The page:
Mother Nature Continues Court Rally

By: Pav Suy
Published: 8-24-2015
Khmer Times

PHNOM PENH (Khmer Times) – The protest for the release of three activists from the environmental NGO Mother Nature entered its sixth day yesterday, with another rally in front of Koh Kong provincial court – where some members of the youthful NGO have been camping out.

Mother Nature activist Sorn Chandara said about 50 people continue to protest in front of the court. “They have joined the protest because they support the environment,” he said.

The three activists – Try Sovikea, 23, Sun Mala, 23, and Sim Samnang, 28 – were detained on August 19. They had earlier refused to comply with a police summons calling on them to respond to questions about their role in protesting against sand-dredging in the province’s Andoung Teuk commune.

Mother Nature activists and residents of the commune say sand-dredging is destroying the local ecosystem, and that the two companies involved in it – Direct Access and Rainbow International – are violating the dredging licenses they received from the Ministry of Mines and Energy.

Dispute Escalates

The dispute began escalating on July 24, after Mother Nature issued a press release saying sand-dredging activities had destroyed the livelihoods of fishing communities and devastated the local ecosystem. It also claimed that the dredging had begun before proper social and environmental impact assessments had been conducted.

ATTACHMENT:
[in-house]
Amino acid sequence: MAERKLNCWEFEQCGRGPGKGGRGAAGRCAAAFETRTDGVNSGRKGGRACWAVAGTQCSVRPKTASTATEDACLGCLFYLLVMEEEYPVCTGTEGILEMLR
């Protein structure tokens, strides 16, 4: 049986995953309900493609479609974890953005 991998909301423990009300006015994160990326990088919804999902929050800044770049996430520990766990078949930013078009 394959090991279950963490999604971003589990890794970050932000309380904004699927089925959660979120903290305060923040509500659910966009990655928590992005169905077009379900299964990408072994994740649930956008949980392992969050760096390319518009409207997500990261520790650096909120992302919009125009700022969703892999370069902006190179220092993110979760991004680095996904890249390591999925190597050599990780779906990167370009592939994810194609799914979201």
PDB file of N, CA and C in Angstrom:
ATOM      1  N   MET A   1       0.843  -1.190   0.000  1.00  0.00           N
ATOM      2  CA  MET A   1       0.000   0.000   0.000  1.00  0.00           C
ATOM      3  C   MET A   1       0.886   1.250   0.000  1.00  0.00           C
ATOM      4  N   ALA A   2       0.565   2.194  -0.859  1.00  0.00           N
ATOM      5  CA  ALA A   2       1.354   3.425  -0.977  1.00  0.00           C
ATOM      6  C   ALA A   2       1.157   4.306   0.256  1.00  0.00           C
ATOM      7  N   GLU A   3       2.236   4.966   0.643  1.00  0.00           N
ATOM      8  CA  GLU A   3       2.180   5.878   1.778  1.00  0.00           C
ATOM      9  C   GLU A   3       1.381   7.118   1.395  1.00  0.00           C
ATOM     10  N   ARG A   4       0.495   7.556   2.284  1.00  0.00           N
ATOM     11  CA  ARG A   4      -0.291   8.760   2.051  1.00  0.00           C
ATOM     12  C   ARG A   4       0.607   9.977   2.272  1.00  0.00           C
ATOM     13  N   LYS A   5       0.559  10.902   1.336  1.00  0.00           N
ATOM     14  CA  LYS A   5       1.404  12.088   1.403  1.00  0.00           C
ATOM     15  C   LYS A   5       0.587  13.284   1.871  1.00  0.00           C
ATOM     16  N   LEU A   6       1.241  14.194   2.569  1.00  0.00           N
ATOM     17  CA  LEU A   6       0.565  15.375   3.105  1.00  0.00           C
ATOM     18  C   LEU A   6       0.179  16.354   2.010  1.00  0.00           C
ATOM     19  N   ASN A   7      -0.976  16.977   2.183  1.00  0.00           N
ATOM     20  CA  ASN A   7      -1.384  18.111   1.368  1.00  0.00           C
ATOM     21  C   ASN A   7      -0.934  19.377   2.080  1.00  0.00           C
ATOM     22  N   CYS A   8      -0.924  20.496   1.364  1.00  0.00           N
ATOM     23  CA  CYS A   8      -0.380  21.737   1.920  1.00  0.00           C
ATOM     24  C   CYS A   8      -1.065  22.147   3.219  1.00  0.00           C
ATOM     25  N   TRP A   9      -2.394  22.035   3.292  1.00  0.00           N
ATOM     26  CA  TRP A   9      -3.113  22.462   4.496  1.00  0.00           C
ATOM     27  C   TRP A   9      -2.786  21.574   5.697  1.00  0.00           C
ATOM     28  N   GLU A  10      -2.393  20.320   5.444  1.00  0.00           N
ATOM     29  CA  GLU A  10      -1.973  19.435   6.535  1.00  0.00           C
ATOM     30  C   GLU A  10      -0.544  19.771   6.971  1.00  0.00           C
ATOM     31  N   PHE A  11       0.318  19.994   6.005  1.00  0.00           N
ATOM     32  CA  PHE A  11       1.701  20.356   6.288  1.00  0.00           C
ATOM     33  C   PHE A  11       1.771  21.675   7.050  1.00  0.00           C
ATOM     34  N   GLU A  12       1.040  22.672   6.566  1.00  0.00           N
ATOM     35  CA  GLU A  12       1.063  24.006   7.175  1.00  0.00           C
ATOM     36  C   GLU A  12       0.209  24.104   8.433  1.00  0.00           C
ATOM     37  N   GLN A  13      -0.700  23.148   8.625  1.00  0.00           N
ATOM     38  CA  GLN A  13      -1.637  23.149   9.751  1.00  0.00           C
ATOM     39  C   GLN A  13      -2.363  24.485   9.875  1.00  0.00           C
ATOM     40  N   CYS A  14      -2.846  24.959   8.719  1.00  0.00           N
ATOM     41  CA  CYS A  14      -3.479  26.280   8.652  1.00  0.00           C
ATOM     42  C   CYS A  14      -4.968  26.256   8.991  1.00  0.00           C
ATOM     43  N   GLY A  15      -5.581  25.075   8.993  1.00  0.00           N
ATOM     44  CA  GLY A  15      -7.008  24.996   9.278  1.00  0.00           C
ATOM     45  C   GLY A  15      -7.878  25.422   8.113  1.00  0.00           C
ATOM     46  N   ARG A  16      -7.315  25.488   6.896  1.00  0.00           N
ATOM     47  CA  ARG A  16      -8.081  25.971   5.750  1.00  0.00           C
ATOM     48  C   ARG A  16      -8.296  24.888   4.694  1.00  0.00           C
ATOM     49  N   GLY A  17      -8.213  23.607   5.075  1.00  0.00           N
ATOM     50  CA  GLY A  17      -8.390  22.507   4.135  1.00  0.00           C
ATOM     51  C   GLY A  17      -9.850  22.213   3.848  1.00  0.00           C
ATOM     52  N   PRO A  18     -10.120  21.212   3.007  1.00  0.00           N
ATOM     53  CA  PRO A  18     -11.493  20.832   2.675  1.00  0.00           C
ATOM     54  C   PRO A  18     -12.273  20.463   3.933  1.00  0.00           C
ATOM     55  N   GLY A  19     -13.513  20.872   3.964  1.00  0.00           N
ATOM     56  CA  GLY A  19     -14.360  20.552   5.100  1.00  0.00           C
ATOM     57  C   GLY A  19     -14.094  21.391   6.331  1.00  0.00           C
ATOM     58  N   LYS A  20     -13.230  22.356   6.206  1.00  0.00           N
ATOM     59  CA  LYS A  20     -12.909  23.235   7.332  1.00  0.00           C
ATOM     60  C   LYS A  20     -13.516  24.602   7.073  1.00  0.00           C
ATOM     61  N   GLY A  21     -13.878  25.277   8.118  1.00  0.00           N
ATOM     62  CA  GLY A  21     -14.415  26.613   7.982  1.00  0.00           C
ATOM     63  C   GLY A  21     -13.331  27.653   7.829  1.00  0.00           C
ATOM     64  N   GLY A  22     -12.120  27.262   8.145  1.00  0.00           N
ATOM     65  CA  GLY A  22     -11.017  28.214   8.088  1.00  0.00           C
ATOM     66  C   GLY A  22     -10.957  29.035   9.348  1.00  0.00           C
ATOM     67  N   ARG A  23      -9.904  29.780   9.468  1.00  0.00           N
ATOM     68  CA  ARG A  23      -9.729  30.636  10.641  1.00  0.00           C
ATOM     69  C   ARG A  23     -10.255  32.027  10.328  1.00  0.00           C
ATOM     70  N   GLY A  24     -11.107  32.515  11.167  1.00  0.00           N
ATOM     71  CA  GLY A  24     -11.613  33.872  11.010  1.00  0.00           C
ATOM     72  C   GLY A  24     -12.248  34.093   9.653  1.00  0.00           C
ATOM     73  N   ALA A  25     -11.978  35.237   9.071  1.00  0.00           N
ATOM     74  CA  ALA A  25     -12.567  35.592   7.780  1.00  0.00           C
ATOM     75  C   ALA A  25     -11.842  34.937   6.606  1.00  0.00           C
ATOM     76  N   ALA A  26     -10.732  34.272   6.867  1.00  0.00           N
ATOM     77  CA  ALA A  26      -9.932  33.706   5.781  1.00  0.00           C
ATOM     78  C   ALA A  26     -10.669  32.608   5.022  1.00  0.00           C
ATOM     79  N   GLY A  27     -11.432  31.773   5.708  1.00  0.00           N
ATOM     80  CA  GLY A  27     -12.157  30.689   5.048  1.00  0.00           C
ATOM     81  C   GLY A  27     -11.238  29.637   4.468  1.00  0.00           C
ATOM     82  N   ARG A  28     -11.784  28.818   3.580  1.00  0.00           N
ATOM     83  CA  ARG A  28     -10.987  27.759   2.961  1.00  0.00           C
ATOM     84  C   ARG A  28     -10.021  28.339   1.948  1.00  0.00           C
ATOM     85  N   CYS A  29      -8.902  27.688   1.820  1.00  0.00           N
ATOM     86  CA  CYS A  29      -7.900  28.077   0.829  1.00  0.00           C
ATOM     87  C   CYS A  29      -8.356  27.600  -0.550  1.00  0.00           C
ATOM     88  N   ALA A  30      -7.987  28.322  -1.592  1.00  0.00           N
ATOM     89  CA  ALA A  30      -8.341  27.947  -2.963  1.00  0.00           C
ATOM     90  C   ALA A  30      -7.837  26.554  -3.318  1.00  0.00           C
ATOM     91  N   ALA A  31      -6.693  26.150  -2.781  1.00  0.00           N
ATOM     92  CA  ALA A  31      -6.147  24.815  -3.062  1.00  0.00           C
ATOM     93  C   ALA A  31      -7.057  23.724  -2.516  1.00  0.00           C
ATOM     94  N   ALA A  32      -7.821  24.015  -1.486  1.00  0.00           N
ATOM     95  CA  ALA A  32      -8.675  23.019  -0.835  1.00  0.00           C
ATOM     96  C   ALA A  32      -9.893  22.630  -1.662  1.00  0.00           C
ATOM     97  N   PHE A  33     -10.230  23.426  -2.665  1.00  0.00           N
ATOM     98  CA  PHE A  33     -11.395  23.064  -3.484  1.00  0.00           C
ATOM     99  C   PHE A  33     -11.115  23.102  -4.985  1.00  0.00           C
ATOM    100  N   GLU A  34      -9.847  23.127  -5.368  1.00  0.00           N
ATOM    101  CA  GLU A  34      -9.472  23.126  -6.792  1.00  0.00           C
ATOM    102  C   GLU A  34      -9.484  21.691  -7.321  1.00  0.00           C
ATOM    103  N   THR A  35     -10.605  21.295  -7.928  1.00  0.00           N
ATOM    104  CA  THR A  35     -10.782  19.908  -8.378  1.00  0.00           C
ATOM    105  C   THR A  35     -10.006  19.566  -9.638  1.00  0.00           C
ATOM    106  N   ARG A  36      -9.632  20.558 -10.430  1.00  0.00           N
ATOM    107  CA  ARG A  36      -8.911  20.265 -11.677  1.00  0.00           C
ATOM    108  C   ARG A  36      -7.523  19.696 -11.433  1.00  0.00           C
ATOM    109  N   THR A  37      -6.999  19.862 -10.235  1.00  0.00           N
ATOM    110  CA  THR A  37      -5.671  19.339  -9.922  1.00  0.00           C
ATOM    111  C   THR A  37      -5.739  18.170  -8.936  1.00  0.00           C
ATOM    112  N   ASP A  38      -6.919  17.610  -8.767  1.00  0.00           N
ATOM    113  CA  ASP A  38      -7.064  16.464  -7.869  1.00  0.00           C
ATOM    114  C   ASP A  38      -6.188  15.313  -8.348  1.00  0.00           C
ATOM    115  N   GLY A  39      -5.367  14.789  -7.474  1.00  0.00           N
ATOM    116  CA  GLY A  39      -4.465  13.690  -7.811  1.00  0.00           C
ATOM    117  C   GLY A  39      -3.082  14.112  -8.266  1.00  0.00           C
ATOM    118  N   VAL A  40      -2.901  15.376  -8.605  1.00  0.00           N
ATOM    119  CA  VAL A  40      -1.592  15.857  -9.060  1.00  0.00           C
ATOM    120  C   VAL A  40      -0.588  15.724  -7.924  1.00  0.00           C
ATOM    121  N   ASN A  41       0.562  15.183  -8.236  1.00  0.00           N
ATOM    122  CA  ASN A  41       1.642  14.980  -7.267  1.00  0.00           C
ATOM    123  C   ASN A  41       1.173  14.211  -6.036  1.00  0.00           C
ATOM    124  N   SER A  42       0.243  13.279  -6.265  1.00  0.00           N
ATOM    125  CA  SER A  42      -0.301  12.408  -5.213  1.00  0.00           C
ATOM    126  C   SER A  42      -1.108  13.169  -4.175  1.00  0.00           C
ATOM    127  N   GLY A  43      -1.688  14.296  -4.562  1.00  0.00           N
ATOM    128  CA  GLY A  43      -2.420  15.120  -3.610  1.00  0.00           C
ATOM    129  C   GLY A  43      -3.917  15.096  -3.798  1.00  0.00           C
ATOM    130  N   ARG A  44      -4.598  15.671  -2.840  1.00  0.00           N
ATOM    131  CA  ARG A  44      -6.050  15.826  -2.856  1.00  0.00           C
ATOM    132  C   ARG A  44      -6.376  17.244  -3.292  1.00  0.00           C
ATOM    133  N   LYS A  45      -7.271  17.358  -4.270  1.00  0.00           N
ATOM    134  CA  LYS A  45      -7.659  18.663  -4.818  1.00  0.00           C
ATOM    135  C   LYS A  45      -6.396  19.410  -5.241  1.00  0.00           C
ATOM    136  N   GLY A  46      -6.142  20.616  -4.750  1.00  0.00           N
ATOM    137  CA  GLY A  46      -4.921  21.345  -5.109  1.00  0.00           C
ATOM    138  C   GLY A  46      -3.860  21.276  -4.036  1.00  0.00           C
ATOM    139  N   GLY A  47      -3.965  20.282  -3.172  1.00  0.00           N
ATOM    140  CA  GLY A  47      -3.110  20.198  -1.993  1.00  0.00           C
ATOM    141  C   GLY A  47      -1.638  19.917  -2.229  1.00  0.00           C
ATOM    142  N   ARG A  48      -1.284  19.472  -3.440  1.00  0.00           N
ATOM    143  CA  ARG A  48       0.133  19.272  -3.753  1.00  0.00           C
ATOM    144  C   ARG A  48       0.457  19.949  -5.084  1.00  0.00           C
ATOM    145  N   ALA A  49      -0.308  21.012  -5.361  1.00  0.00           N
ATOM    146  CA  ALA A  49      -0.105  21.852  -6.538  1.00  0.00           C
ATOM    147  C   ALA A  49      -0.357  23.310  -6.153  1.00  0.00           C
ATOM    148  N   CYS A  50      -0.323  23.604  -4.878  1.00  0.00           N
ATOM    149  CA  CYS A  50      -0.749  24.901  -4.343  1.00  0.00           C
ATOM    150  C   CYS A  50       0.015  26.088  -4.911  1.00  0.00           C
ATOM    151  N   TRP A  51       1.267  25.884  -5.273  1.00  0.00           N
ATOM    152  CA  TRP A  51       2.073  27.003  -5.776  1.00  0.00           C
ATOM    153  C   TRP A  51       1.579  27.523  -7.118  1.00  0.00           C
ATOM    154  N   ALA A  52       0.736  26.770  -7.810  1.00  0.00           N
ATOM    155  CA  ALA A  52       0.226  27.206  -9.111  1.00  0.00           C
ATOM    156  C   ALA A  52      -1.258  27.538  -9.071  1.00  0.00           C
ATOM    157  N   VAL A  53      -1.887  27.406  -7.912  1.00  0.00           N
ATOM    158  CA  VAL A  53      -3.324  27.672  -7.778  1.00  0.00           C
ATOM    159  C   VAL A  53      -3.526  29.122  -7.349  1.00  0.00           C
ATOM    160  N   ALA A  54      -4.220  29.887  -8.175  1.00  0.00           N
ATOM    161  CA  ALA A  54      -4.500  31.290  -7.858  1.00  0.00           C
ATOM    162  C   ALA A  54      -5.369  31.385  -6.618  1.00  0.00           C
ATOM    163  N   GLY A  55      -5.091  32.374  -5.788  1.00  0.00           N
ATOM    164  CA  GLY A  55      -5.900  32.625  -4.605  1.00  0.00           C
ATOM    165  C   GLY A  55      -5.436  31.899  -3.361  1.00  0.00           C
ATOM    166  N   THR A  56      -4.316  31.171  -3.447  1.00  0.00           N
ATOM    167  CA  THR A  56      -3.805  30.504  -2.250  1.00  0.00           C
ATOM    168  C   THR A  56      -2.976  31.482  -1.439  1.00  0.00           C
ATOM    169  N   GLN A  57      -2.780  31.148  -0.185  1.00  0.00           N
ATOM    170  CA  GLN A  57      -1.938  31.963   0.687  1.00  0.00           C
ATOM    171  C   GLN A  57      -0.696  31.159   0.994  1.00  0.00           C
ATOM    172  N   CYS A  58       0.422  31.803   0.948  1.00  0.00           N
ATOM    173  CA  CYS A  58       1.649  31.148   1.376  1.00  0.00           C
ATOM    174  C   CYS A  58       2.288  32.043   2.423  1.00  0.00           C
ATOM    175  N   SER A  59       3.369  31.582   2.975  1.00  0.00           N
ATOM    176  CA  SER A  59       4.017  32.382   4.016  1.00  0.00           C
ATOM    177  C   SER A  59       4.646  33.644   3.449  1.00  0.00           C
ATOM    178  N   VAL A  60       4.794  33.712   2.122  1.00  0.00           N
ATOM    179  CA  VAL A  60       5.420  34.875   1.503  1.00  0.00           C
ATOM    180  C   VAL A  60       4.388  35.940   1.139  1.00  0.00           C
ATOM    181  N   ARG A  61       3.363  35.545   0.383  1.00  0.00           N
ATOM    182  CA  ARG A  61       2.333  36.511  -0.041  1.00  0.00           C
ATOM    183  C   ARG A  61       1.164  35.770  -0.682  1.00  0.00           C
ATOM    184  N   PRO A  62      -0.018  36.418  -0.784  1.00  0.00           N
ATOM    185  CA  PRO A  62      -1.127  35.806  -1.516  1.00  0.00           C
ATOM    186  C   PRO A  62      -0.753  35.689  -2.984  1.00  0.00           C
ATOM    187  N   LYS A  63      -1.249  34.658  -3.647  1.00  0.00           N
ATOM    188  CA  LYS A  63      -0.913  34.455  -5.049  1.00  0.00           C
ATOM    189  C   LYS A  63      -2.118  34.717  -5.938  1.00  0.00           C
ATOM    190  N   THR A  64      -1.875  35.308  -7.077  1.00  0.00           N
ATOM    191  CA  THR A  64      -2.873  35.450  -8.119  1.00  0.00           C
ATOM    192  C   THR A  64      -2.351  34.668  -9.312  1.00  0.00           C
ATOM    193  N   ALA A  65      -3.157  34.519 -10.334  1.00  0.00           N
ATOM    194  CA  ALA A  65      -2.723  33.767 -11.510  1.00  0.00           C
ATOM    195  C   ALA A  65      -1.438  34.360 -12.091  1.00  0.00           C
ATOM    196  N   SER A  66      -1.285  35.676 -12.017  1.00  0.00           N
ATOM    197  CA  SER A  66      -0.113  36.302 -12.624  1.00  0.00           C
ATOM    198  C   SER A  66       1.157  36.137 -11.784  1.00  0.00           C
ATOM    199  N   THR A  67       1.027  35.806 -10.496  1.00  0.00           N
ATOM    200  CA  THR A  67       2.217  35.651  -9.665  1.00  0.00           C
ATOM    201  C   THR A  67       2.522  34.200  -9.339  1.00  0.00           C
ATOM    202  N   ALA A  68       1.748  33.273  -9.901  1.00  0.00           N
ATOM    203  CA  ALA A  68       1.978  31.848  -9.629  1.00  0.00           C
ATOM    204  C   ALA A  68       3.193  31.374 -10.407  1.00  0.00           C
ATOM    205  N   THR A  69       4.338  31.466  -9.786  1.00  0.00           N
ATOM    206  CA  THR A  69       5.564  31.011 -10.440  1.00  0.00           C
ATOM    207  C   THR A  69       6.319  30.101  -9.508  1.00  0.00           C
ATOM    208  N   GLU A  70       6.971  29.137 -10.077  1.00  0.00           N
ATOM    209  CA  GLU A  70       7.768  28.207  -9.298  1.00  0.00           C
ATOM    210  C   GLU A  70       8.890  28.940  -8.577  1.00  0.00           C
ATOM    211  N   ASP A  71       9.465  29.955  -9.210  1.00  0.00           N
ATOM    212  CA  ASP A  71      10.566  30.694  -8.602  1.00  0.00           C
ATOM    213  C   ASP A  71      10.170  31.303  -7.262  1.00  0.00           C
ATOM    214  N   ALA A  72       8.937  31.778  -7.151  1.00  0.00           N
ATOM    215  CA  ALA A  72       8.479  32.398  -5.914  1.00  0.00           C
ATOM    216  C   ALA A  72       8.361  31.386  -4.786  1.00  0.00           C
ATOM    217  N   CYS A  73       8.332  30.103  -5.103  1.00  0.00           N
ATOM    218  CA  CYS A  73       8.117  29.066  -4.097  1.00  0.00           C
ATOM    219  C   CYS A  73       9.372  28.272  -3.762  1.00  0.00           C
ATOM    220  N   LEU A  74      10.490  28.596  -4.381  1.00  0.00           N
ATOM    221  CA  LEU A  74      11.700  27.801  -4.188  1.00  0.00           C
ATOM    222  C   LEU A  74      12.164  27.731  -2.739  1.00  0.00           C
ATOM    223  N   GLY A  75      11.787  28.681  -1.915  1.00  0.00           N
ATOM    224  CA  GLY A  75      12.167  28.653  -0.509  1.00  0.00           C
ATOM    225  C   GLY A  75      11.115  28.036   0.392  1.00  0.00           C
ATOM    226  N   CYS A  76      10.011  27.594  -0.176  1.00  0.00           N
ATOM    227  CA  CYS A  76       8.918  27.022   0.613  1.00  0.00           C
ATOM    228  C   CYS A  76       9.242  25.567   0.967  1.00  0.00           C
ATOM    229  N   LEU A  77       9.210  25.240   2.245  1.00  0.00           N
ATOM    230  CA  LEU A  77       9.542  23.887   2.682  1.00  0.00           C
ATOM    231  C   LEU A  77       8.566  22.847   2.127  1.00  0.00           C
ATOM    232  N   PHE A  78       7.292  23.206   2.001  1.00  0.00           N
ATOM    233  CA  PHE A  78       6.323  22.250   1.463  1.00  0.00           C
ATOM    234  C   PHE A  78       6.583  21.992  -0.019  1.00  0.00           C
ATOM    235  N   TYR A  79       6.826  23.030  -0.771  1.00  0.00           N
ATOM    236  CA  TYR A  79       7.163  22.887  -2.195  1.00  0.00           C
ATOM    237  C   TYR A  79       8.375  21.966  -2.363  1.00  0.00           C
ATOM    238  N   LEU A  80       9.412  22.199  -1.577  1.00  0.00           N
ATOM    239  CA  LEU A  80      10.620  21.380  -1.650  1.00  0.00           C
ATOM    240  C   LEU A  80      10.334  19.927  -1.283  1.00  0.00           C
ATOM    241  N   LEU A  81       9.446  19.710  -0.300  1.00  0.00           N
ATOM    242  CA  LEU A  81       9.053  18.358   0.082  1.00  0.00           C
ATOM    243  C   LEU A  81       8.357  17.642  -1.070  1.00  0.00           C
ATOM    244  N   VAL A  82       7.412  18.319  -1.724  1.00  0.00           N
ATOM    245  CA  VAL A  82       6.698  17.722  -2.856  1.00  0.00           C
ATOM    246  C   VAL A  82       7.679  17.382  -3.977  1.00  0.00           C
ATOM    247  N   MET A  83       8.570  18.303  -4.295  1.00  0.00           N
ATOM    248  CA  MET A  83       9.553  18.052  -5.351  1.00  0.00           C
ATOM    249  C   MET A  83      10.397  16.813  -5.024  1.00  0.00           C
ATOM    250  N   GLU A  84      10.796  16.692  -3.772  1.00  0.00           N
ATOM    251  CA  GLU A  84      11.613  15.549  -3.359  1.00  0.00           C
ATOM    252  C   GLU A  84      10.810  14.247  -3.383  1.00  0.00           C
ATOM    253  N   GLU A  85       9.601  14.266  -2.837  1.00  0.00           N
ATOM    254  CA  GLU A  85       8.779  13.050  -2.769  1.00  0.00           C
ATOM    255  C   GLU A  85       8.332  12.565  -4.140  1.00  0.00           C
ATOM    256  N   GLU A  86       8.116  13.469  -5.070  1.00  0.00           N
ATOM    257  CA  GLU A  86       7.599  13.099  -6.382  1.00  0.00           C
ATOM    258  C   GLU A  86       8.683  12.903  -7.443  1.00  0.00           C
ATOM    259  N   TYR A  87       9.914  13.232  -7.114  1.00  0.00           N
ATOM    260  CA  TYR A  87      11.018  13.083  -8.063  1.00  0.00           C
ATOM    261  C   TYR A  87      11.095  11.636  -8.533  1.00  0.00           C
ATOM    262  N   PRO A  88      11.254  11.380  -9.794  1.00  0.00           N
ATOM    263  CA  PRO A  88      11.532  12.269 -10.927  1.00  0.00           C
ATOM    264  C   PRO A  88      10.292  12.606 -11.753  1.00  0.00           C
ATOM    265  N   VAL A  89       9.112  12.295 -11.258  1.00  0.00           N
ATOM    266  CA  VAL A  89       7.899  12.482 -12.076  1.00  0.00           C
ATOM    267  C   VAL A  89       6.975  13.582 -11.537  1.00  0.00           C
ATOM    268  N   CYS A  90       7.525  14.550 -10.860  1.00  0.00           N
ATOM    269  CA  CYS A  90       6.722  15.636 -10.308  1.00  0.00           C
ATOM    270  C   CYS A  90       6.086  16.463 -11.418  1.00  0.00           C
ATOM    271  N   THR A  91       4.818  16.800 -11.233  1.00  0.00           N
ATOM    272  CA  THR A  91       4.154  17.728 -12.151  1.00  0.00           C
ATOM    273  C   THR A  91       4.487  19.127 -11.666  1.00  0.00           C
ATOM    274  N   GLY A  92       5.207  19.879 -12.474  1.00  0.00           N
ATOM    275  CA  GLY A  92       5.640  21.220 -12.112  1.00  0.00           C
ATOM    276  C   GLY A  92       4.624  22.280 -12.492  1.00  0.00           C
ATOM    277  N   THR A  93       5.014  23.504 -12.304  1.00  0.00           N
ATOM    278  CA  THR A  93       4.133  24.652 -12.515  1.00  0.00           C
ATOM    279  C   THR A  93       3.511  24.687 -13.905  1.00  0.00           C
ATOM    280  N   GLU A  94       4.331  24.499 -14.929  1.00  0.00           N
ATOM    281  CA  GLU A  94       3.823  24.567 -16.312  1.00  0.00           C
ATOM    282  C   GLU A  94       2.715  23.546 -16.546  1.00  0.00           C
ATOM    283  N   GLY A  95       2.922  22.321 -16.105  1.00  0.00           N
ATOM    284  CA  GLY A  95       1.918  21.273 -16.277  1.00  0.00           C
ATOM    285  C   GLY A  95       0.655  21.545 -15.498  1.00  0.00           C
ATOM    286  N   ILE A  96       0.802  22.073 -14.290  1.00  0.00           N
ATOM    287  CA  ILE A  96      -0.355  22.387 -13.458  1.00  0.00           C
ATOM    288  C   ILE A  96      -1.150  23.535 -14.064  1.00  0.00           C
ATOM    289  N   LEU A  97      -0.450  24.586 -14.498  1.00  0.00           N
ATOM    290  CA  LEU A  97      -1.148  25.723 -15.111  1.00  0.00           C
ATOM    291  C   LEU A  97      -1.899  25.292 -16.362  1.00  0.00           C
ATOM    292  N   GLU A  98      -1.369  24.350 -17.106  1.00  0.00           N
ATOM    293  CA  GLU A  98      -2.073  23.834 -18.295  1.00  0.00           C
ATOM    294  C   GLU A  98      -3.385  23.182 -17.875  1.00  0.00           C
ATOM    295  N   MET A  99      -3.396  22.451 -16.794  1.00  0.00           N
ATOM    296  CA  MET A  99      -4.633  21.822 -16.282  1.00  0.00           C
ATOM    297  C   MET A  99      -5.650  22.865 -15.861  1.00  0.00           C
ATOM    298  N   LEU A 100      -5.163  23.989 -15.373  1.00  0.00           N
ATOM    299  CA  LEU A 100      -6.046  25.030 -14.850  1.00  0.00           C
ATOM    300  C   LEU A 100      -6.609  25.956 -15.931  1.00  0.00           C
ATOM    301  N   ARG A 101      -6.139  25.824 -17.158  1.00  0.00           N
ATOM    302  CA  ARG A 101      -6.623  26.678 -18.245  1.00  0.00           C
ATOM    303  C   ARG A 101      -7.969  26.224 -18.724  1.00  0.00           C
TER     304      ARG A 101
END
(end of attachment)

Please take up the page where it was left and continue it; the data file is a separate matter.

Company representatives, however, have dismissed these allegations as false, and have accused members of the NGO of threatening their staff and property. Activists shouted racial slurs and expletives at the mostly Vietnamese staff during protests against dredging, company executives have said.

The August 17 summons followed allegations that Mother Nature activists had threatened to burn sand-dredging vessels – allegations activists from the NGO have denied.

The companies and the Ministry of Mines and Energy have said there have been no violations of the licenses granted to the companies.

Rights Violations

Nay Vanda, deputy head of human rights monitoring and legal aid with rights group Adhoc, has slammed the arrest of the activists as a violation of the right to freedom of expression.

“The arrest of the three environmental activists represents an outright violation of human rights. What they have been doing is just expressing their concern about environmental issues caused by the sand-dredging operation by the Vietnamese company. It is completely for the national interest,” he said.

Koh Kong provincial coordinator for rights group Licadho, In Kong Chit, agreed. “The arrest is aimed to deter any more protest against the sand-dredging. It violates their rights to express their concerns about the environment.”

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